Gun

Review

posted 12/12/2005 by Cyril Lachel
other articles by Cyril Lachel
One Page Platforms: Xbox

The game's length is a problem for a couple of reasons; chief among them is that everything in the story feels incredibly rushed.  You'll be introduced to characters that will die no more than a few minutes later.  The events that seems like they should be more important are often turned into short affairs, things that are quickly wrapped up before the chapter expires.  There are a lot of moments in this game that could have benefited from the developers just slowing down a bit; by the time I got to the end of the game I found myself kind of angry that this was it, they could have stretched some of these tense moments out a bit more to create a far better adventure.  The truth is, even if they doubled the length of the game it would still be considered short by today's standards.

Another big problem comes in the form of the size of the environment.  A lot of the GTA clones try to mask their imperfections by offering huge worlds to explore, but not Gun.  On horseback you can run from one side of the map in around a minute, two minutes if it's a leisurely trot.  Not only is the world small but it's also pretty boring, there are two small towns (Dodge and Empire), a couple of forts, a mountainous area, a river, and a whole bunch of flatland called the Badlands.  That's it.  Outside of those few dots on the map there isn't much else to see, so you may find yourself not wanting to explore the world quite like you would when going to Vice City or San Andreas for the first time.  Worse yet, there aren't a lot of compelling reasons to search out all of the nooks and crannies in Gun's world, which means that won't be doing a log of sight seeing after you've played through the exceptionally short single-player campaign.

Outside of the story missions you'll be given a few different mini-games to play in order to waste some time, earn some extra money, and increase your character's stats.  Given the game's length I was really hoping that these bonus missions would flesh the experience out more, but unfortunately they really don't.  Thankfully they come in a number of varieties, so at least you aren't stuck doing the same kind of thing over and over.  For example, you can search out wanted posters that will tell you who to kill and it's your job to hunt them down and redeem your reward.  In another game you become a member of the Pony Express, quickly rushing packages back and forth (and trying not to get killed on the way).  You can also become a federal marshal, go mining, and even try your hand at ranching.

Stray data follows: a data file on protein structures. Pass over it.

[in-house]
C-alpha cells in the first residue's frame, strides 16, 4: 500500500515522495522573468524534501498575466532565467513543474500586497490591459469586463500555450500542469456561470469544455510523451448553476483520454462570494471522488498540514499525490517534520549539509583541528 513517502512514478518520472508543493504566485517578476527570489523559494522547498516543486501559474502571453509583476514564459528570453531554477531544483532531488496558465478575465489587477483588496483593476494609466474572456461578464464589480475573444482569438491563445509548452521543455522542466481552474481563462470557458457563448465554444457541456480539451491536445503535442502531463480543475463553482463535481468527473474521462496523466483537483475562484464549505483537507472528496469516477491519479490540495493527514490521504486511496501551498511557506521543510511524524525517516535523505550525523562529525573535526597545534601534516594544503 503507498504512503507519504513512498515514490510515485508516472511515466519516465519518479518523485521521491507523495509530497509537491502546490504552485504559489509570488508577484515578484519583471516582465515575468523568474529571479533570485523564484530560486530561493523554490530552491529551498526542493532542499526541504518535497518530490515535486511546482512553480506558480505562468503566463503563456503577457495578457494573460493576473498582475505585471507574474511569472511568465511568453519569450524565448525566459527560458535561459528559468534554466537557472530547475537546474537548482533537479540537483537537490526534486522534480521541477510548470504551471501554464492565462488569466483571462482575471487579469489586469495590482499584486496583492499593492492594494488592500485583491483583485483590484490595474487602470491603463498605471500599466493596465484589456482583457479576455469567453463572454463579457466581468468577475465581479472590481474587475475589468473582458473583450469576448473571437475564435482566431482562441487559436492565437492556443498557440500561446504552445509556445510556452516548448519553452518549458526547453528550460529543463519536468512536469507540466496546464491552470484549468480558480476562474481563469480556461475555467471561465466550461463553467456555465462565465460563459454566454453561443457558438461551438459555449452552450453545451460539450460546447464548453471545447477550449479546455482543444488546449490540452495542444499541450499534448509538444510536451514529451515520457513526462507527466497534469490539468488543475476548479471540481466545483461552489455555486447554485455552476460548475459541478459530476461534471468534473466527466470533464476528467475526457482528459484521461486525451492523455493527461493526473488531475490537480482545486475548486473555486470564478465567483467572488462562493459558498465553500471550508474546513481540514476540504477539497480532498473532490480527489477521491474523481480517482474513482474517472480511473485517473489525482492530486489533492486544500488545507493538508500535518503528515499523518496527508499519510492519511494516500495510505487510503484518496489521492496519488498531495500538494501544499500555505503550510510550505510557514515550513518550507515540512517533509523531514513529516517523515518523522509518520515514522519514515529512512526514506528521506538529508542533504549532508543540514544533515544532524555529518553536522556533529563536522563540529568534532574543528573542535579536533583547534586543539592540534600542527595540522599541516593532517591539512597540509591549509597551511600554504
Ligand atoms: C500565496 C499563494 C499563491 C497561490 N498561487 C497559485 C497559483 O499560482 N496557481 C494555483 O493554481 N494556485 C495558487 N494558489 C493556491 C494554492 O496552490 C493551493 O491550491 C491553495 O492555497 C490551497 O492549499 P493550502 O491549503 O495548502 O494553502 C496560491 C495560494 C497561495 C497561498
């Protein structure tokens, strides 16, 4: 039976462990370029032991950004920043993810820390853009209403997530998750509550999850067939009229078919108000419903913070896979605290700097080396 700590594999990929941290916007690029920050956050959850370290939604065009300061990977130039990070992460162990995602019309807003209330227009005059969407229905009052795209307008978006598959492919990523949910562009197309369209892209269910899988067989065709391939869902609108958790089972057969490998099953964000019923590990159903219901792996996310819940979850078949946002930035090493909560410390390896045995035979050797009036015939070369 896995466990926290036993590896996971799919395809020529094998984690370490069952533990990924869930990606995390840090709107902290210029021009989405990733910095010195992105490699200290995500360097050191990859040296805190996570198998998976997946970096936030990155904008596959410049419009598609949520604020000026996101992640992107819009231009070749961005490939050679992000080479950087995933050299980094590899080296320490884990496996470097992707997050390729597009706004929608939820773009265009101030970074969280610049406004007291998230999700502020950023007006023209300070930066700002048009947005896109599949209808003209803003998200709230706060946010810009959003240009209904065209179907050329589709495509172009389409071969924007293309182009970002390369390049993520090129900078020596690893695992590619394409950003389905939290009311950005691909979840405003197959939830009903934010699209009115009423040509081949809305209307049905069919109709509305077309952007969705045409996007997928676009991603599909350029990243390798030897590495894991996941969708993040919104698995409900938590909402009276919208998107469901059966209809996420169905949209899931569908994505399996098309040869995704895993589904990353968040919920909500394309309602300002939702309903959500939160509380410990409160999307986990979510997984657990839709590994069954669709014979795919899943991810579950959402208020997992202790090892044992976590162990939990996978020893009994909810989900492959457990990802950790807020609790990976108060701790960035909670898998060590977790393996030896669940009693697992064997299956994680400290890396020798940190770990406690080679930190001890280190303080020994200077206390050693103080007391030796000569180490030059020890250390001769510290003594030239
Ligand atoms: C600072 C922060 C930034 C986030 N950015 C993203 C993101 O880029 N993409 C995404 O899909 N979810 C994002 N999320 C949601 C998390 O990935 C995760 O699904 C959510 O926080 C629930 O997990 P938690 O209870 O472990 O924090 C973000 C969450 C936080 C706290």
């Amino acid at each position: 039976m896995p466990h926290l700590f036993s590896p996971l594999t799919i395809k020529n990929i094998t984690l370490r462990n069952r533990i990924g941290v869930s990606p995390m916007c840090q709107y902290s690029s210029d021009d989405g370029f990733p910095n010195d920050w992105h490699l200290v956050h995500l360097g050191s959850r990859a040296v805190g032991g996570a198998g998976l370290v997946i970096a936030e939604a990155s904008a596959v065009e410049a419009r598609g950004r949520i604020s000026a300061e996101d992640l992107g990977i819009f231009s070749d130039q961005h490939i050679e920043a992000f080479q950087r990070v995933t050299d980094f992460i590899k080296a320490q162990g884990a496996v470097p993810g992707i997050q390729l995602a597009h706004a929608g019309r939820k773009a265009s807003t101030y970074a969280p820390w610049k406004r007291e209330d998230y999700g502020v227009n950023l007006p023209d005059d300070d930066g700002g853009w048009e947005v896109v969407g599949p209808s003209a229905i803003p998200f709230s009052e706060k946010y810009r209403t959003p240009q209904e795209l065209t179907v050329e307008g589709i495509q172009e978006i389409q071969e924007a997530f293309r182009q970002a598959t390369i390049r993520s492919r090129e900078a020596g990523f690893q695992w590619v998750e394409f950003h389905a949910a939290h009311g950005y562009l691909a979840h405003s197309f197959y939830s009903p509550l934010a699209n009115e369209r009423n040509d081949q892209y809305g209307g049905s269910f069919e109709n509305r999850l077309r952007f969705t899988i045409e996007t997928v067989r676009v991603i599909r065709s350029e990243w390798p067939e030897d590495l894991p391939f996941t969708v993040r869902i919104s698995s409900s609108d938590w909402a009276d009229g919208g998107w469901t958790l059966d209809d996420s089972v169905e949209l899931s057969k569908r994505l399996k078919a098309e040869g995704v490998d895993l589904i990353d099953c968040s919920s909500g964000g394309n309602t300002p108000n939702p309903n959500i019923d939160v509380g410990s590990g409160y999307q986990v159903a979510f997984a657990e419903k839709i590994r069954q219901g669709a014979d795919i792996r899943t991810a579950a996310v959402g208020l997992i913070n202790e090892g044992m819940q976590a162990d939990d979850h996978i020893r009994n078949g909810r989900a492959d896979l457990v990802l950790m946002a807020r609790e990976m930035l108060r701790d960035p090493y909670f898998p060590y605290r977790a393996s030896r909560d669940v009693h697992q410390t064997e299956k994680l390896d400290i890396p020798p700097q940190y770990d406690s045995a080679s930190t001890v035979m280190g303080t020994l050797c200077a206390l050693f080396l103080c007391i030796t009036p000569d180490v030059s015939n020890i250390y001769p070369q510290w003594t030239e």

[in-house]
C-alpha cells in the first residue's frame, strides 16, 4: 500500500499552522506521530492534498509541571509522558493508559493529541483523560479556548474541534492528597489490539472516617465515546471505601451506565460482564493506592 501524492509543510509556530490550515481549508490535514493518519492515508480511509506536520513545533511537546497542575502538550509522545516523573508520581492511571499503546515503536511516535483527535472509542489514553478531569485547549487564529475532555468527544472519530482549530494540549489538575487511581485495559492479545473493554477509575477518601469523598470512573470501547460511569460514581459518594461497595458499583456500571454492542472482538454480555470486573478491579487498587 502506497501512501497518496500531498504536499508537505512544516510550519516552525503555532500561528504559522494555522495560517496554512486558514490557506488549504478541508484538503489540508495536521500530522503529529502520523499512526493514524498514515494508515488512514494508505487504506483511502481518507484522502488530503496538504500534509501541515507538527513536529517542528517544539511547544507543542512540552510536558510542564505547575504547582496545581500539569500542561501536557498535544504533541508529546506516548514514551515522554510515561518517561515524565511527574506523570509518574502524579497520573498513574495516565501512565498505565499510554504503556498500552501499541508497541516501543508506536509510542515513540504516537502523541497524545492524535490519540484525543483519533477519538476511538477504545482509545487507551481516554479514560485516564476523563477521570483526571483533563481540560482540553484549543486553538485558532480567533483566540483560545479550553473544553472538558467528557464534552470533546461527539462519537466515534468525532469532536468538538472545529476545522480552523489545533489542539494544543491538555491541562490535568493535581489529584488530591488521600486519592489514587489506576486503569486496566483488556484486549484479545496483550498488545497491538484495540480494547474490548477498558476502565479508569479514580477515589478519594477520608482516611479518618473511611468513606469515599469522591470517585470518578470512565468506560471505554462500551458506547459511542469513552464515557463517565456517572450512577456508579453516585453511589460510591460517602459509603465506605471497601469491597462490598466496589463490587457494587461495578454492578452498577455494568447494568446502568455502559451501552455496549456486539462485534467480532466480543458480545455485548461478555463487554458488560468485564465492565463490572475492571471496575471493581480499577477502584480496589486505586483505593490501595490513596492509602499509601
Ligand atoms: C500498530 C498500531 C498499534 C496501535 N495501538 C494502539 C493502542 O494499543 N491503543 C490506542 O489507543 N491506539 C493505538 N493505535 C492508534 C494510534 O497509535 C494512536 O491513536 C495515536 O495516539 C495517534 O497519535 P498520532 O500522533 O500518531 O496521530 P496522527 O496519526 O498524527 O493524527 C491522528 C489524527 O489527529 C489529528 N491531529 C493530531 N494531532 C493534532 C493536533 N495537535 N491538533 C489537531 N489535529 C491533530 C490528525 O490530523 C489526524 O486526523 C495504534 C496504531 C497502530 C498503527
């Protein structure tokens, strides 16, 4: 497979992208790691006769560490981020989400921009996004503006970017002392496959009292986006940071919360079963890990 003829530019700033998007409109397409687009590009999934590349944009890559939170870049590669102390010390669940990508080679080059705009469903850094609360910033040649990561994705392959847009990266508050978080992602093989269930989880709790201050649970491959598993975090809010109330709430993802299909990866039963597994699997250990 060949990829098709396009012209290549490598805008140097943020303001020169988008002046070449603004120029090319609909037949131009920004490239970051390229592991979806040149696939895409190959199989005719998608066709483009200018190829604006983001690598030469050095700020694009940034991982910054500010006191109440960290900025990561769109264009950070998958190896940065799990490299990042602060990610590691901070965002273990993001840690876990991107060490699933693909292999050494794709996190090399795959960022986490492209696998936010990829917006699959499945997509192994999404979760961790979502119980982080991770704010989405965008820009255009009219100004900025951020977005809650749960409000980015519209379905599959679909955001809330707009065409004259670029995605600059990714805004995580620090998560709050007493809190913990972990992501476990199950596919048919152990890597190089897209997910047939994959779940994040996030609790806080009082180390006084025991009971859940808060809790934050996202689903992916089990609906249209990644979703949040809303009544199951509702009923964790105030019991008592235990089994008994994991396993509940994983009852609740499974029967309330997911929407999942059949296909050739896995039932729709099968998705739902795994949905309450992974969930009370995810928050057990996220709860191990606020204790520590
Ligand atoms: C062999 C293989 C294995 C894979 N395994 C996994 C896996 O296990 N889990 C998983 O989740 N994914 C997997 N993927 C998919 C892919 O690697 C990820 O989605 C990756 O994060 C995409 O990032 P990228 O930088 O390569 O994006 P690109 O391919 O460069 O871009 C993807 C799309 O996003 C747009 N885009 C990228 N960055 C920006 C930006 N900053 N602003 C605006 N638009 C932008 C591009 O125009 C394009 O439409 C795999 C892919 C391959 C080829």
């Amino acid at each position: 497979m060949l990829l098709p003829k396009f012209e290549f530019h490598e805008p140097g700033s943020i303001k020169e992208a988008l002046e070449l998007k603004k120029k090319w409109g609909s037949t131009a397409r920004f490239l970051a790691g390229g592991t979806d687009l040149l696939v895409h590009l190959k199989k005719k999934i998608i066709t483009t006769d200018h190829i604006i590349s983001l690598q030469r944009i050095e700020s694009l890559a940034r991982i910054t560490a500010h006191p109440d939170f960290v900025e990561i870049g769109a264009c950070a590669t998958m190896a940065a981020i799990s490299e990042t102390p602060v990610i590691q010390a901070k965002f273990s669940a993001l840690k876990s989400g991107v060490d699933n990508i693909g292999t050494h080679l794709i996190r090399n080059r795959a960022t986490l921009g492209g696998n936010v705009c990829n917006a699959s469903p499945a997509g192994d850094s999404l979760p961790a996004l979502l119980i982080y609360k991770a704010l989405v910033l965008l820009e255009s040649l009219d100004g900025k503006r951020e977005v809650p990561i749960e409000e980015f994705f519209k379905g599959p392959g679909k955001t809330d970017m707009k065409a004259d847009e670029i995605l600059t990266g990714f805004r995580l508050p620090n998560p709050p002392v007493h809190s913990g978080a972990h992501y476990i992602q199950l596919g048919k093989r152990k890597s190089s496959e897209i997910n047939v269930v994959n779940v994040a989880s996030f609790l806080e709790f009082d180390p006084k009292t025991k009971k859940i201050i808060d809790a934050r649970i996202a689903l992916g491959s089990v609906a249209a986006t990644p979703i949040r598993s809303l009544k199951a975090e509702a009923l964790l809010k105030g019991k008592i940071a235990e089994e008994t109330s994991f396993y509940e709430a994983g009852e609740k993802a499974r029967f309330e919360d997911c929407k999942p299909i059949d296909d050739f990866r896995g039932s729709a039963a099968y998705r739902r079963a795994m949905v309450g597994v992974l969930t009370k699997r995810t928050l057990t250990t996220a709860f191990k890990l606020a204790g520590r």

Perhaps the best mini-game I found was Gun's built in Texas Hold 'Em competition.  The layout isn't very snazzy and it's a little too easy to win against these stupid computer poker players, but it's a fun diversion that is a lot more interested than trying to find gold in the extremely dull environment.  Early on you are even able to cheat, something you don't see in most poker games.  But like everything else in Gun, these poker games are over far too quickly and you can't go back and play them again once you've won.

Despite its length and other problems, Gun controls remarkably well.  It's easy to aim and shoot, throw dynamite, and even take foes out with your melee attacks.  Things are even more exciting once you start using horses to your advantage.  The horseback battles are among the most entertaining parts of Gun, they offer something that you didn't find in Grand Theft Auto or any other games of the genre.  Better yet, if you're battling somebody already on a horse you have the choice of picking him off or just killing the horse and sending him flying.  These battles are by far the most satisfying part of the game … and rightfully so, they don't call the game Gun for nothing.

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